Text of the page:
The invention of the internet and putting images of documents online is still the best thing that ever happened for genealogy researchers! 🙂 I can deal with odd spellings (altho the ones by dyslexic census enumerators are confusing), interchangeable letters, nearly illegible penmanship, different dating systems, etc., in four languages…, but please, please, please, can people correctly transcribe names in legible penmanship for the sake of indices…? I don’t know if they’re newbies, prone to distractions, have dyslexia themselves, or need glasses, but certain simple and legible penmanship has been transcribed incorrectly at times, and it drives me batty!


Another thing that may happen is that a detail about one ancestor may be transposed to another ancestor. The family story of one of my ancestors says she lived to be 100 years old. No, she died at 88, *but* one of her daughters did live to be 100 (confirmed by newspaper article about her 100th birthday, plus childhood census ages). Also, in a history of Armstrong County, Pennsylvania, the article about a member of the Fiscus family says that his grandfather was “Christopher Fiscus.” No, his grandfather Fiscus was Gerhardt Fiscus. But the article also says that this man’s father married “a Miss Aukerman.” I haven’t found documentation of Catherine (Aukerman) Fiscus’s parents, but there was only one Aukerman/Ackerman family in the area, and the person who appears to be her father was Christopher Aukerman. So the Fiscus who had the article put in the book knew that he had a grandfather named Christopher, but was incorrect about which one. I use this as part of my justification for making Catherine Aukerman a daughter of Christopher.


Re: Myth #1. In my research I came across something that conflicts somewhat with the standard explanation debunking this myth. My wife’s grandfather was listed as Wladislaw KRUSZEWSKI on the arrival passenger list of the SS Oldenberg on 20 Nov 1906, which is on file at Ellis Island. The Labor Department’s Certifiate of Arrival Division, Ellis Island later provied him with a certificate that certified that he had arrived on 20 Nov 1906 on the SS Oldenberg as Wladislaw KRASZUCKA. Considering Walter’s own language handicap at that time I can imagine that if he had presented the Labor certificate to a potential employer the name error might have affected his name of record.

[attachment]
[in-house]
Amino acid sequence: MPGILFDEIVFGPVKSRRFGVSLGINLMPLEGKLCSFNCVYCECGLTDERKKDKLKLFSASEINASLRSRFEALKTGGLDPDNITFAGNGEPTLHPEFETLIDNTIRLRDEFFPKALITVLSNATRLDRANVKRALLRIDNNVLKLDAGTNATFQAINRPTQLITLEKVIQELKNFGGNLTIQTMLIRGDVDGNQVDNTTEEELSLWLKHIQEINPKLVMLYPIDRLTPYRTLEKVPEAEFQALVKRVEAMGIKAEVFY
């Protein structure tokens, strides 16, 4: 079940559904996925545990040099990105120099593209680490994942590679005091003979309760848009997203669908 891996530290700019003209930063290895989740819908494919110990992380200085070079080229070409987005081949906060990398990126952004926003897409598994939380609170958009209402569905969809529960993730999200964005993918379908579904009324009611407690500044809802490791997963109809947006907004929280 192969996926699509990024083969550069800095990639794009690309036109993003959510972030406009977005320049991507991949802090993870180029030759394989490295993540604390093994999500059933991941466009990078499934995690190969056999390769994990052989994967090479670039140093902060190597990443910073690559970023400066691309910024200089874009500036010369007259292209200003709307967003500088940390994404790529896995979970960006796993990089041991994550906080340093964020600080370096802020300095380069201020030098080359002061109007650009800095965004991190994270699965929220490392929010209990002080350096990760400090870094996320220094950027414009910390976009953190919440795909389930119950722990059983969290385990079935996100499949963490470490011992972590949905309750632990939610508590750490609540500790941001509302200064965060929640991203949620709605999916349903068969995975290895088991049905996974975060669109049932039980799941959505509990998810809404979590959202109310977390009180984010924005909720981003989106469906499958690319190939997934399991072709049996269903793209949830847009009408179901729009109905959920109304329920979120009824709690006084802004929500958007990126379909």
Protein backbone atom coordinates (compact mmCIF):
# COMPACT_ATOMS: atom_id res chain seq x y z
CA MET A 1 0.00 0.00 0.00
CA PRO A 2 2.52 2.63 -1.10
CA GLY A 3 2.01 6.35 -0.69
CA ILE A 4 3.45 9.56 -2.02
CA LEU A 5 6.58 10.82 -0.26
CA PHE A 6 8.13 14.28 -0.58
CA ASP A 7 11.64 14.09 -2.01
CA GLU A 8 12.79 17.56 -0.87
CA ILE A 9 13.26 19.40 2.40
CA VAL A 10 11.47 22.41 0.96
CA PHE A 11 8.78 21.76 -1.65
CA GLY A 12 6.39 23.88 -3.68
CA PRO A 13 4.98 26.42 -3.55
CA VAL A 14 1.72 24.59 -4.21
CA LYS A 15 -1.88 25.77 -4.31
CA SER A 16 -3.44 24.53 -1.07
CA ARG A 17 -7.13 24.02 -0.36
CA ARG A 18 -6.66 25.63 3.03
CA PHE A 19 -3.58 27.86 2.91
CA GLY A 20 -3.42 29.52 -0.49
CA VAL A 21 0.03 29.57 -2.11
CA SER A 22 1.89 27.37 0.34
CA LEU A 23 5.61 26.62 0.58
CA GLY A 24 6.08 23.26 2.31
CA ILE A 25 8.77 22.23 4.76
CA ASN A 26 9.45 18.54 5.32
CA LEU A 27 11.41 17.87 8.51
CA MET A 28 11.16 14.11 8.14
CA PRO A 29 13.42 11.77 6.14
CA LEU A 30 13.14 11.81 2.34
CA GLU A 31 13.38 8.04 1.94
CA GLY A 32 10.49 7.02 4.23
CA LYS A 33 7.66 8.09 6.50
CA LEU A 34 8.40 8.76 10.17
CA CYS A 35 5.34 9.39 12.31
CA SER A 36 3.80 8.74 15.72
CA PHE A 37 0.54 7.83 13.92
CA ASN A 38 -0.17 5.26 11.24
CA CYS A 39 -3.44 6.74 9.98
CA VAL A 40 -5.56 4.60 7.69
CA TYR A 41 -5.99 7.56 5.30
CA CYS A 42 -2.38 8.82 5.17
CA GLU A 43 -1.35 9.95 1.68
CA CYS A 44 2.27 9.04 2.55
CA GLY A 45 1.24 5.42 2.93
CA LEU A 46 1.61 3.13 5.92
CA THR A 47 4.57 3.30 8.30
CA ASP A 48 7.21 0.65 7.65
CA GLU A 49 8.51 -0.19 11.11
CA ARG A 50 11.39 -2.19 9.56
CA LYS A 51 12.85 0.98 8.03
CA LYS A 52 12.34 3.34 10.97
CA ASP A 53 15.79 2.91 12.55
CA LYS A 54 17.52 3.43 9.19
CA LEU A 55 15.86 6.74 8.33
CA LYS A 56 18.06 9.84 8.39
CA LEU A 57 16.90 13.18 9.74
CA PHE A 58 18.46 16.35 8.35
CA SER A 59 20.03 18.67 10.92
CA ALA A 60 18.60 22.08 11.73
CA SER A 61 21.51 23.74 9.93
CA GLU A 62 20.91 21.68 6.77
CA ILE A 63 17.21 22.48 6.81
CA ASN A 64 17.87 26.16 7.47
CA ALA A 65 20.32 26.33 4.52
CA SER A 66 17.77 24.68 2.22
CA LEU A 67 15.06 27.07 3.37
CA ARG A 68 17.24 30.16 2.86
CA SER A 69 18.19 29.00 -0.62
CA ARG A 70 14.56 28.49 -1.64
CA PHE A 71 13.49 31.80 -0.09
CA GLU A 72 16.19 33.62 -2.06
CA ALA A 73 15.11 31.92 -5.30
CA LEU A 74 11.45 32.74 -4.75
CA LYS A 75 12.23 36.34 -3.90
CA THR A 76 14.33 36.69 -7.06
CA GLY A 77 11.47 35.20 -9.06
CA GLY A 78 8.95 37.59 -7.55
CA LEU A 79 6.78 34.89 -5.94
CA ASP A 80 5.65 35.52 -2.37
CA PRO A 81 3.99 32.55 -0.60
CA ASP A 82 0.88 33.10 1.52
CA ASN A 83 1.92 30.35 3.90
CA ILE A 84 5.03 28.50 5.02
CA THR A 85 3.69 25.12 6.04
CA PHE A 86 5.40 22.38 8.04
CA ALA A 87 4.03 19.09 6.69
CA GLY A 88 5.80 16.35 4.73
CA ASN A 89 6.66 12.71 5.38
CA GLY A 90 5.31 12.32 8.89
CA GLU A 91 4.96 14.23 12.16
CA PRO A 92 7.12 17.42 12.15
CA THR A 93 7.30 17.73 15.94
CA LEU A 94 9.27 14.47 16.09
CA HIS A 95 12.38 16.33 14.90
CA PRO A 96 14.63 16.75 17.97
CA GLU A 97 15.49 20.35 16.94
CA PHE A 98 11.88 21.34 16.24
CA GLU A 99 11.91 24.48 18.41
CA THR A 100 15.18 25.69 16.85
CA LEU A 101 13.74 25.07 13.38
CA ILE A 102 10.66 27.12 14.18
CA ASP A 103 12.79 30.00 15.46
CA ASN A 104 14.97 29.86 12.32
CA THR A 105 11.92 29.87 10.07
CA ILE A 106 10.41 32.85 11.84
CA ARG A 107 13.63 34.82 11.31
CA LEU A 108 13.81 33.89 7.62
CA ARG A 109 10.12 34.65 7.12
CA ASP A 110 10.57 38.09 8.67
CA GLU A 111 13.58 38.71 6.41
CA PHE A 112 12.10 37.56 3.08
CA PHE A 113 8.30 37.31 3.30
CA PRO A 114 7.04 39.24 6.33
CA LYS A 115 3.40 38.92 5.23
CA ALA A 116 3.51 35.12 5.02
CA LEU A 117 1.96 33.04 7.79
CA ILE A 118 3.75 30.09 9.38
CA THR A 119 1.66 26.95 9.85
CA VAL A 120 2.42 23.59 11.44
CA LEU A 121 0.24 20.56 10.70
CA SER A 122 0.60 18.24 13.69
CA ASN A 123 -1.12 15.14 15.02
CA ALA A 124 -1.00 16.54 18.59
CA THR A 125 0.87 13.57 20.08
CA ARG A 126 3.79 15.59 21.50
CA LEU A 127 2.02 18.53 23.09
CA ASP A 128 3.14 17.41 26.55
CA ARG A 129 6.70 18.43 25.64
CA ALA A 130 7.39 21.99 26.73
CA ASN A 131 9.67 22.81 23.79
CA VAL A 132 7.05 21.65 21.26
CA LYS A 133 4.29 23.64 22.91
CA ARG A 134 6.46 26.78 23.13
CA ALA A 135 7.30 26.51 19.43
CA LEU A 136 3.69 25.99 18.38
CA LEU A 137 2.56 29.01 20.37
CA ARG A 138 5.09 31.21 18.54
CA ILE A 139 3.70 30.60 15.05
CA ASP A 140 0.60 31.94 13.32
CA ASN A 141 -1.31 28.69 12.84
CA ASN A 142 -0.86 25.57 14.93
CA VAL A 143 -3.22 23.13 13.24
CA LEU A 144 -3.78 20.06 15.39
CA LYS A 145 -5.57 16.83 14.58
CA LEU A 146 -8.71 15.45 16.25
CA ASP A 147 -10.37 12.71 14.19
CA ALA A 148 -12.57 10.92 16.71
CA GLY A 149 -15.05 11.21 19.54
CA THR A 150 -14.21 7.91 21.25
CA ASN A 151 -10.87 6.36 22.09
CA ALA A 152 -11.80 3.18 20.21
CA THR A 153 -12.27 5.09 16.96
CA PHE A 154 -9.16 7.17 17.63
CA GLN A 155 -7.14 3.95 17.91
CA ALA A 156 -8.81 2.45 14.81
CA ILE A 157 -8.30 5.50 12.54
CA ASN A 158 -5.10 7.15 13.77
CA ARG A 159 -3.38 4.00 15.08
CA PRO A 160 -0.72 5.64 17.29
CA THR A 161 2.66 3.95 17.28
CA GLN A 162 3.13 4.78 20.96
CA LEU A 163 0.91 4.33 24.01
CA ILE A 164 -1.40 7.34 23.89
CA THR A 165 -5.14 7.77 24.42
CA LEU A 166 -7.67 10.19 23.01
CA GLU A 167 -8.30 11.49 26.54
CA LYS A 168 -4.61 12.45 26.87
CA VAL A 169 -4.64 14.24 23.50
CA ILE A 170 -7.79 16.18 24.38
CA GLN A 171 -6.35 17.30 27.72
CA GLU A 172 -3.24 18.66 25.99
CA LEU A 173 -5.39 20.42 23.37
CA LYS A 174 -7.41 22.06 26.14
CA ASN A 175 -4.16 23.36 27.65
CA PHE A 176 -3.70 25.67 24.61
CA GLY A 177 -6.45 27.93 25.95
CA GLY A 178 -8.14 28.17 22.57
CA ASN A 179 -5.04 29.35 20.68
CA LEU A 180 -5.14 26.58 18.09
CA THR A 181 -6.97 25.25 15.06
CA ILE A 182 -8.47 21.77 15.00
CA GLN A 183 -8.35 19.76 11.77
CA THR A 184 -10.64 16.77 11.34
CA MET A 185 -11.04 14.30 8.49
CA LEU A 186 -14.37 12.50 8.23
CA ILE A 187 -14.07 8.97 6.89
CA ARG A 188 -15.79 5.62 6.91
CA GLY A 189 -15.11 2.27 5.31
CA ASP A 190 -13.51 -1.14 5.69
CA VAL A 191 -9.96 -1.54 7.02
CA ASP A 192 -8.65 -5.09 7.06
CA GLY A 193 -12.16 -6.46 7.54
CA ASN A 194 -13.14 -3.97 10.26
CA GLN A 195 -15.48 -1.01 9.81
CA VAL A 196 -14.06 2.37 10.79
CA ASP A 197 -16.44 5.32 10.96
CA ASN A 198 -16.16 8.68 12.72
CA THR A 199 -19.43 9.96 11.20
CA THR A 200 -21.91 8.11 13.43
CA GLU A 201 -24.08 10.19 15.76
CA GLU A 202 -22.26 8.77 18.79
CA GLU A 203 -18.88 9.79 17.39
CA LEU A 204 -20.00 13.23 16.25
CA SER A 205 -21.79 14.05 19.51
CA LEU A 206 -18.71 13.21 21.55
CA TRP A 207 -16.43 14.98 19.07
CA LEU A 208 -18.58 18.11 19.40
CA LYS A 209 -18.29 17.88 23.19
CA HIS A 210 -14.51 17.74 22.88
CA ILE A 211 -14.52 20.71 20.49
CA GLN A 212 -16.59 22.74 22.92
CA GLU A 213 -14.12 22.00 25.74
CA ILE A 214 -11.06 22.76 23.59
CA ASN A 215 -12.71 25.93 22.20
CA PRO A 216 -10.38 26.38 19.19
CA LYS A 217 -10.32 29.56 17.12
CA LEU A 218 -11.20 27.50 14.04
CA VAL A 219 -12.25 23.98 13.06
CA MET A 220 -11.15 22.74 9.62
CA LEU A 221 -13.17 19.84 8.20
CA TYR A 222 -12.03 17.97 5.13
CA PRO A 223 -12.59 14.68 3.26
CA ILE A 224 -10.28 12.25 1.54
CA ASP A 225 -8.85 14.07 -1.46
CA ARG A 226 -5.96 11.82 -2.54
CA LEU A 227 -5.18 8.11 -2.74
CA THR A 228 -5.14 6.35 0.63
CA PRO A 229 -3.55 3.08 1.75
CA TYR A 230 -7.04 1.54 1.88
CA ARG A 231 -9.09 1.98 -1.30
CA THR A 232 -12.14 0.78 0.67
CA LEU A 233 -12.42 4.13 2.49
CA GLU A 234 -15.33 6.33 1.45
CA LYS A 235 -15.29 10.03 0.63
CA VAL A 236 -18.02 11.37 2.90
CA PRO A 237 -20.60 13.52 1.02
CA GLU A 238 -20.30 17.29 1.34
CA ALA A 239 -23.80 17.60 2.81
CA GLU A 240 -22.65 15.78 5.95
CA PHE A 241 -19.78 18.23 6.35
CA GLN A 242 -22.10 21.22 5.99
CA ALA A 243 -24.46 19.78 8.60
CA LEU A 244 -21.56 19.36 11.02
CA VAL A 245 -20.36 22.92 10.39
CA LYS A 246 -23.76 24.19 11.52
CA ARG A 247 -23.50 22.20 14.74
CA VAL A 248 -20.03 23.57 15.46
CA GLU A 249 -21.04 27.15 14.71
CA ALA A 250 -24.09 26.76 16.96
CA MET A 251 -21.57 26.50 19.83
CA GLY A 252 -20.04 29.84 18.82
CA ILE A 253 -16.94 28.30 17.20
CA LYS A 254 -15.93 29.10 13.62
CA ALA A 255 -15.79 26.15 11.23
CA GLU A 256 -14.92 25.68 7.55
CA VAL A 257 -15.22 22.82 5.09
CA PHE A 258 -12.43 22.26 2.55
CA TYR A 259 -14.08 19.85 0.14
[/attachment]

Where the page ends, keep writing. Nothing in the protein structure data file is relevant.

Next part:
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I have learned that if two people can trace their lineage in North America back to the early 1600s – they are probably related to each other. I can trace mine to an English girl who arrived in Jamestown in 1610 – but I’ve met at least two other people who can do the same. And another trace of mine goes back to the 1630s in NY – my daughter’s husband’s lineage goes back to the same man! There just weren’t many Europeans around back then – so if you can draw the line back that far (13-15 generations) you are probably less than 6 feet apart.


My grandfather with overwhelming German ancestry had always said he was German with a wee bit of French. Turns out he was correct. His ancestors lived near the Alsace Loraine region and did in fact marry a French girl.


Arthur Carter Rogers May 22, 2020 at 5:26 pm

My grandfather, Albert Rogers claimed that he was the son of Captain Nelson Rogers, a Sea Captain, and a mother named Anna. He said his father was killed in a sea accident and that when he (my grandfather) came of age he traveled all over the United States until the money ran out. He said he was born in New Jersey, then later he said he was born in Wisconsin. His birthday was on January 20, 1860. That’s about all we knew about him, but naturally, records should be found somewhere.